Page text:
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Noteworthy Findings from the BankersHub and Emerging Markets Coalition Cannabis Survey

November 8, 2021


BankersHub (a leader in online Financial Services education) and the Emerging Markets Coalition (EMC) (a member-driven advocacy and educational organization for financial services in highly cash based and underserved markets) recently issued findings from their joint survey on Cannabis banking.


BankersHub and EMC surveyed a sampling of banks and credit unions nationwide to identify their challenges, concerns and experiences with banking Cannabis related businesses. The survey resulted in a number of fascinating findings, some of which we highlight here along with our thoughts.


Primary Hurdles in Cannabis Banking

According to BankersHub and EMC, participants in the survey, whether or not they bank Cannabis, expressed their top priority is to avoid “painful compliance and business mistakes.” Regulatory, compliance and operational challenges are a primary hurdle keeping many institutions from banking Cannabis. Those same challenges exist for those banking Cannabis. Specifically, the survey participants that do not currently bank Cannabis business indicated that the primary hurdles to doing so include BSA/AML risks, compliance challenges, product illegality, board objections, increased scrutiny, regulations, overhead costs, education/training and archaic banking systems. For those that currently bank Cannabis, primary hurdles include regulatory concerns, increased regulation, monitoring local/town ordinances, cash flow management, managing access to Fed services (ACH, Wires, etc.), education/training and business considerations such as profitability and fees and competition once fully legal.


Need for Education and Experience

As state legalized Cannabis is relatively new, the survey highlighted that many within the financial services industry understandably do not have deep and long term experience banking the Cannabis industry. In fact, the survey found that 44% of the respondents that bank Cannabis businesses had less than 3 years experience doing so whereas “half of the respondents banking Cannabis have been involved for 3 or more years.”


Likewise, because much of the Cannabis industry cannot get access to banking services, Cannabis businesses generally do not have significant experience with being banked. Therefore, the survey results noted the importance of education on both sides to understand the other’s business needs, regulatory requirements, compliance drivers and challenges.


Satisfaction with Cannabis Business

Despite the challenges, among the survey participants who bank Cannabis, satisfaction with doing so seemed good in certain ways, although less so in others. When asked about their organization’s level of satisfaction with Cannabis customers and their expectations for increasing their Cannabis-related customers through 2022, the average score was 3.8 and 3.5, respectively, out of a possible 5 (highest score). However, when assessing monthly fees charged to Cannabis customers compared to fees charged to other business customer types, the average score was only 2.8 out of 5. BankersHub and EMC note this lower score may indicate “offset pricing for increased risks, tracking and reporting, compliance monitoring and operational changes.”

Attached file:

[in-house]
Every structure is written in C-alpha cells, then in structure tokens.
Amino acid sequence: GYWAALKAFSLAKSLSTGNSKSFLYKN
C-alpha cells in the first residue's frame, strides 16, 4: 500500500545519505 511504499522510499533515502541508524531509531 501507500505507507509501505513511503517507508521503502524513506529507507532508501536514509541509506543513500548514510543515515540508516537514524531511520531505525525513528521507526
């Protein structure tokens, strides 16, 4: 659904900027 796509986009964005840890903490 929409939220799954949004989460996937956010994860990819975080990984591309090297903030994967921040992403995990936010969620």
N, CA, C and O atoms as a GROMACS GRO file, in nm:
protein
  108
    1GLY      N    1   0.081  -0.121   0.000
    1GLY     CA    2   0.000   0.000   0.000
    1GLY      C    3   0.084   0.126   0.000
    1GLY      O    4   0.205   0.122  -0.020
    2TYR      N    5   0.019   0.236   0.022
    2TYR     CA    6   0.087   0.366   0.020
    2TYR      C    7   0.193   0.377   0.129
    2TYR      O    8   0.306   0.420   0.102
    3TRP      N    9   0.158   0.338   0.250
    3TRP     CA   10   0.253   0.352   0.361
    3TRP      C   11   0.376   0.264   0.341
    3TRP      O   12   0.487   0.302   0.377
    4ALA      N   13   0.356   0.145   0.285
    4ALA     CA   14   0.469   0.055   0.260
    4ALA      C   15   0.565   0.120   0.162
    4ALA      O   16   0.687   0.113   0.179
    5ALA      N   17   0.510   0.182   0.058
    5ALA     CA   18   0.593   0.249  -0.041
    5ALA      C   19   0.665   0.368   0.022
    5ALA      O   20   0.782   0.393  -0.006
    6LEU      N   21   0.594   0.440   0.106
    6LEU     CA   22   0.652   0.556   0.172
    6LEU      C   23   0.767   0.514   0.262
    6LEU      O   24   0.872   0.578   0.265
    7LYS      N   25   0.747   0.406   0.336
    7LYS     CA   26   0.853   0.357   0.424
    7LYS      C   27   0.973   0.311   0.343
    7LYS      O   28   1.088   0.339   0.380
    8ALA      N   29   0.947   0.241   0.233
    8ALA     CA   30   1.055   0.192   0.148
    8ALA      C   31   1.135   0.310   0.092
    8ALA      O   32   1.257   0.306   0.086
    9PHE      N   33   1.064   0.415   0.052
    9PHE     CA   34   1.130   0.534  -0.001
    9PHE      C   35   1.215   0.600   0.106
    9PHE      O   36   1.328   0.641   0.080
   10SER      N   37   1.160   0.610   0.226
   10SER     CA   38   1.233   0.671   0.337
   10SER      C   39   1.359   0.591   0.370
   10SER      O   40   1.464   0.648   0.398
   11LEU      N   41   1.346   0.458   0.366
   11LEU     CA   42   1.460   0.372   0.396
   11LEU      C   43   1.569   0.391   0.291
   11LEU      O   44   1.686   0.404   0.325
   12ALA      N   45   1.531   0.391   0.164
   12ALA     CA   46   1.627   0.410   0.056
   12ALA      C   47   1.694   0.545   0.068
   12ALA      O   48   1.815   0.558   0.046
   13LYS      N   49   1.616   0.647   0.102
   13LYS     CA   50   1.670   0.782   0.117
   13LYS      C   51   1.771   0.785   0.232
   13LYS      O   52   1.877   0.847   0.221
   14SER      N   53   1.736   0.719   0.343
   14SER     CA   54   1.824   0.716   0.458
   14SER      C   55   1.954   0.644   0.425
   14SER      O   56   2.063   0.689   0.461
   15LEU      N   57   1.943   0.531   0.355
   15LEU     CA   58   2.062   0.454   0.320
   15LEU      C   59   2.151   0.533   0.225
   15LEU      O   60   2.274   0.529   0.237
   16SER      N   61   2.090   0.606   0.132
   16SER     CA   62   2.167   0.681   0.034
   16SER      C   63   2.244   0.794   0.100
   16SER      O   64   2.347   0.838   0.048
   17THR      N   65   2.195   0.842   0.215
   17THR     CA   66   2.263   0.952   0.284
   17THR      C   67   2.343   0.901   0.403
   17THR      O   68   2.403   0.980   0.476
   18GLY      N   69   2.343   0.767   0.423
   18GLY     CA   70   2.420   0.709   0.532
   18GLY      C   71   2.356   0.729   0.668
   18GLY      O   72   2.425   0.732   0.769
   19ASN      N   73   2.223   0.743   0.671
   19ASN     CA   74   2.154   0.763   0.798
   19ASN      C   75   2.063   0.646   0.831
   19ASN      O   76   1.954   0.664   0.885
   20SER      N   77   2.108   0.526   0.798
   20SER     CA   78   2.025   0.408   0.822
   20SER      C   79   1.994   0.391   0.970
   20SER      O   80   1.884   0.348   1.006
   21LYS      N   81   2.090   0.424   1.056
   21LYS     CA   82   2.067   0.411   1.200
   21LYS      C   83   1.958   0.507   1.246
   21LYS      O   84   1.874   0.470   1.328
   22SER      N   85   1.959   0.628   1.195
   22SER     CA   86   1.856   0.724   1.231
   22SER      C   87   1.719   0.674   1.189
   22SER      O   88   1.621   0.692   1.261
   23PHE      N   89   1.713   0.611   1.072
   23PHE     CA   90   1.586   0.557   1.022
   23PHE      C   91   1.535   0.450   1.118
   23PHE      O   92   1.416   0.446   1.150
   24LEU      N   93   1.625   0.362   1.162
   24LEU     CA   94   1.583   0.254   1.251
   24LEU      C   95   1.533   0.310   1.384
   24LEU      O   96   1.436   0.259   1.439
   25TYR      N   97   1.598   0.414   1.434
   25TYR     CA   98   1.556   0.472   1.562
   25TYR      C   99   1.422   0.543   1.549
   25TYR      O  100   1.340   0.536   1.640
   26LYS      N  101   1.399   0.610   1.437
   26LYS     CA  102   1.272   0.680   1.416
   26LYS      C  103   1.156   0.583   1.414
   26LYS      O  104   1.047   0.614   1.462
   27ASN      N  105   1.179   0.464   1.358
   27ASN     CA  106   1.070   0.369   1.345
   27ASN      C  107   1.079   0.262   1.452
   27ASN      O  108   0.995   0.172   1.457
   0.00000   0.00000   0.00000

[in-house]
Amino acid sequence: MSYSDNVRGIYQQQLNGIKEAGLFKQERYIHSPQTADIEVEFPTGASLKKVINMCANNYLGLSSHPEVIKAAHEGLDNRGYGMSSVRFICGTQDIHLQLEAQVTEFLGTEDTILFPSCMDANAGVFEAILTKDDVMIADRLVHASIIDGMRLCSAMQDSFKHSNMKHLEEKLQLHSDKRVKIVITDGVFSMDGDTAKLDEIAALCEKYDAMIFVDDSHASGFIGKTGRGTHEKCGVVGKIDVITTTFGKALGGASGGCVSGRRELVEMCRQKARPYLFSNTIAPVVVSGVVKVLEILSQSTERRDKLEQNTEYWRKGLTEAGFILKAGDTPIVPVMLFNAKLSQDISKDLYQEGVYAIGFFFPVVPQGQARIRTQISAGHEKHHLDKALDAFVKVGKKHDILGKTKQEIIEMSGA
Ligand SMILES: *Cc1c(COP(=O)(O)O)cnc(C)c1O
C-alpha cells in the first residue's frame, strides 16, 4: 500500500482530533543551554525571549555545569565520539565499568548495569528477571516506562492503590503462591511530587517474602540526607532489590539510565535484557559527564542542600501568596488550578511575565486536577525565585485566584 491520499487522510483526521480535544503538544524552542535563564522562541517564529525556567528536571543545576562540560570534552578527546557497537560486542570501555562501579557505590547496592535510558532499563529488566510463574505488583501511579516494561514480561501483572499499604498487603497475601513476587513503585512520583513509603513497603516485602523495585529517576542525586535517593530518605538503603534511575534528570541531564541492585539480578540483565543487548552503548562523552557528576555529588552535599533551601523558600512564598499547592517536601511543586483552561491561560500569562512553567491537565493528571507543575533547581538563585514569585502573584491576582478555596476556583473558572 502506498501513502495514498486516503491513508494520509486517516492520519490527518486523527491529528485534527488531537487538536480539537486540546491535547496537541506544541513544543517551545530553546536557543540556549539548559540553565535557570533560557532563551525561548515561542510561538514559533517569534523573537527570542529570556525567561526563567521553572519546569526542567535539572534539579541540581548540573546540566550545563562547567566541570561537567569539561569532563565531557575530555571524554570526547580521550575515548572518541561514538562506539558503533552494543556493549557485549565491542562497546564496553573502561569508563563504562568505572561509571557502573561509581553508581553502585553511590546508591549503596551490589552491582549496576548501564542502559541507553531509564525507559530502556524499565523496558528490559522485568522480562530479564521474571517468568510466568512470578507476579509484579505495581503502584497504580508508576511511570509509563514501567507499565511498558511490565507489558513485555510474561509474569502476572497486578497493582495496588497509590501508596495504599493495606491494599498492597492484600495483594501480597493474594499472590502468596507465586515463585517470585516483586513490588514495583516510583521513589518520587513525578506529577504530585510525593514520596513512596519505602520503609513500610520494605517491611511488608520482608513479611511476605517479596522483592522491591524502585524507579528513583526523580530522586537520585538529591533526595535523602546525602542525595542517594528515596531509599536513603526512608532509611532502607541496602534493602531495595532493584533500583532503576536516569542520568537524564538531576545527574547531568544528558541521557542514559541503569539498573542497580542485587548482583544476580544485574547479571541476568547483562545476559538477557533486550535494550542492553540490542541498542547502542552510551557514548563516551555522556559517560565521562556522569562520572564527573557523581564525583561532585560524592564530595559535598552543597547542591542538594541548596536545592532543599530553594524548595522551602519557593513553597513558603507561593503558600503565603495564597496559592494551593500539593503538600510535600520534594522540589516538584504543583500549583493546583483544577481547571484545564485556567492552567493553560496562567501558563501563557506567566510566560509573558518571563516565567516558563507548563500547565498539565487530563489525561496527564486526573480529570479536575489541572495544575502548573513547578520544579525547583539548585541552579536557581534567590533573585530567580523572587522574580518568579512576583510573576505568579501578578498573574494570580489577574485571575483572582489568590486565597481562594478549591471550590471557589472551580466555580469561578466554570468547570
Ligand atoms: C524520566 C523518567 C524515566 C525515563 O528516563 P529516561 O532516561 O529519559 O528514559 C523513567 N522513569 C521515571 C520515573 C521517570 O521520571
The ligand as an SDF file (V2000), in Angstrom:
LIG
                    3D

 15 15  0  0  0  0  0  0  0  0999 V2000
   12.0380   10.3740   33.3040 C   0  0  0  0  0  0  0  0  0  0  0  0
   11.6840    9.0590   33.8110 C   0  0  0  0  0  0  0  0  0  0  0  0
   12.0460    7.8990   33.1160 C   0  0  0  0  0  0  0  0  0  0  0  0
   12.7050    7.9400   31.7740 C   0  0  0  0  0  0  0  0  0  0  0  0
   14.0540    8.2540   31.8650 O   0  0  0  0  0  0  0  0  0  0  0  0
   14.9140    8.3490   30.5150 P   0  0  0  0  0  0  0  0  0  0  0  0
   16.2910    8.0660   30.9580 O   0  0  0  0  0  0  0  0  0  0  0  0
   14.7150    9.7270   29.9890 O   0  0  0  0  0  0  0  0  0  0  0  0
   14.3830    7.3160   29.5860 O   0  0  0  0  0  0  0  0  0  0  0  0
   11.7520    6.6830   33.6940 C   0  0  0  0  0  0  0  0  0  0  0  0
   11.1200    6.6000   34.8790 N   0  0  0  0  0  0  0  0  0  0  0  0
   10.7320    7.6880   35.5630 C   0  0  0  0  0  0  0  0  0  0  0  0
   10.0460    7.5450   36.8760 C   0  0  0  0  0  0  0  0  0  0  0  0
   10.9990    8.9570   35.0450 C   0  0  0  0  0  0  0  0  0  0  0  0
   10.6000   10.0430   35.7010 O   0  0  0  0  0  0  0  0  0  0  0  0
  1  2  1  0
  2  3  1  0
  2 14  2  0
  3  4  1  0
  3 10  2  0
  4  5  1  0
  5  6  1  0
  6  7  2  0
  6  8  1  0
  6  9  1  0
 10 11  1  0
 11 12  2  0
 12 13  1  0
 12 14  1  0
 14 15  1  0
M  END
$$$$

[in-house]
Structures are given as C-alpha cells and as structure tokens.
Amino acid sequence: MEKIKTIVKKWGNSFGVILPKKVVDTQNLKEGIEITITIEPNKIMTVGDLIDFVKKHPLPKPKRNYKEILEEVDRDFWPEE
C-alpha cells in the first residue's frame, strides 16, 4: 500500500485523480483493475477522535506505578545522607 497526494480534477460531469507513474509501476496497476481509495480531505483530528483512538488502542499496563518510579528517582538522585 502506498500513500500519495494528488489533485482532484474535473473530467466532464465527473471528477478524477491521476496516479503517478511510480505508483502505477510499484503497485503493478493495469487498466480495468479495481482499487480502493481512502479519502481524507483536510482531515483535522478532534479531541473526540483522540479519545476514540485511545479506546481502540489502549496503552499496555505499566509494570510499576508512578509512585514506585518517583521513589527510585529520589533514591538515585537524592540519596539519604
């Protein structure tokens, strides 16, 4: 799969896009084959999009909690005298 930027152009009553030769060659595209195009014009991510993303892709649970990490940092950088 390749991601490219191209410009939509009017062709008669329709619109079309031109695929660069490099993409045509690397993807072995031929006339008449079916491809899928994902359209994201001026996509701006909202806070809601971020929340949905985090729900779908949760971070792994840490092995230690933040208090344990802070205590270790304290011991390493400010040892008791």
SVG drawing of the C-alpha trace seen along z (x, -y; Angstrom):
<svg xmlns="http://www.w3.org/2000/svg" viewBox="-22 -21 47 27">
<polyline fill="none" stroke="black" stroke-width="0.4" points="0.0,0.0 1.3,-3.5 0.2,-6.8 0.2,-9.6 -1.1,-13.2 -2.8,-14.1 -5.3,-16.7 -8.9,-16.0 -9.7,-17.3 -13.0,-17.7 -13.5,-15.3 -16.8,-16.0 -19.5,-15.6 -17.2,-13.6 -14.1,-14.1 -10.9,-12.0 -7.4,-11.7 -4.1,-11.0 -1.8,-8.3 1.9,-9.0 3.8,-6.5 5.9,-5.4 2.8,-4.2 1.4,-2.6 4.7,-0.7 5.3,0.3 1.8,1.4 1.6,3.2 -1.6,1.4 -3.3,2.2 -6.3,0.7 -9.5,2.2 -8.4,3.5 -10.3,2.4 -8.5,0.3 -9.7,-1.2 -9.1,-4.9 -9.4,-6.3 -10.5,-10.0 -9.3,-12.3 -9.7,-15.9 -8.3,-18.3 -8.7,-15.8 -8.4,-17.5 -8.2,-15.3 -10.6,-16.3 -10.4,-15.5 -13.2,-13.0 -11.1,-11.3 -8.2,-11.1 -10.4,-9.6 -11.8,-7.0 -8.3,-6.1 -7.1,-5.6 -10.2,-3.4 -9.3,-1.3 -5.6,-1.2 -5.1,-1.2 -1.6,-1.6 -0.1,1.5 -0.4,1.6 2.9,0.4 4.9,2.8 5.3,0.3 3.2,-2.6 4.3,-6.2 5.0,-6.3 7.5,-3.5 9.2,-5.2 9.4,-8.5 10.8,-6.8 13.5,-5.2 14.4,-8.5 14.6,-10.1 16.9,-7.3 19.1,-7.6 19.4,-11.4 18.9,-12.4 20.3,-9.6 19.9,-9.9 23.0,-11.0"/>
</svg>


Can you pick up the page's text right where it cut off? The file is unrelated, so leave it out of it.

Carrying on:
Cannabis Industry Growth

In their survey Webcast, BankersHub and EMC provided a number of interesting estimates from various sources about Cannabis industry growth, including: 1) the estimated market value of legal marijuana by the end of 2025 is $146.4 billion (Grand View Research 2020); 2) by some estimates, Recreational and Medical cannabis sales in 2025 will outperform sales of craft beer, the global opioids markets, and over the counter first aid and sleep aids; and 3) the cannabis industry is estimated to generate an additional 250,000 full time jobs between 2020 and 2024 (Marijuana Business Factbook 2020).


Takeaways

There continues to be challenges and opportunities for financial institutions related to Cannabis banking. The challenges include determining whether they have the risk appetite, compliance controls, governance structure and appropriate oversight to provide services to any Cannabis related businesses, whether legal or illegal under federal law.


With the estimated growth of state legalized Cannabis sales, there are business and revenue opportunities for financial institutions if they determine that banking Cannabis related businesses falls within their risk tolerance levels. Of course, if a bank chooses to provide banking services, it must, as with any high risk business, implement a governance structure and board approved compliance program that appropriately identifies, mitigates and manages the risk, facilities the institution’s adherence to all applicable BSA monitoring, investigation and reporting requirements, communicates exposures for managerial action and ensures the activity and program aligns with the board’s risk acceptance criteria.


Not surprisingly, the survey indicated that Cannabis businesses are more likely to trust their banking to institutions that have “better knowledge of Cannabis business.” So, education is key to understanding the business, to developing an appropriate compliance, risk and governance structure and, if a financial institution is so inclined, to attracting Cannabis business.




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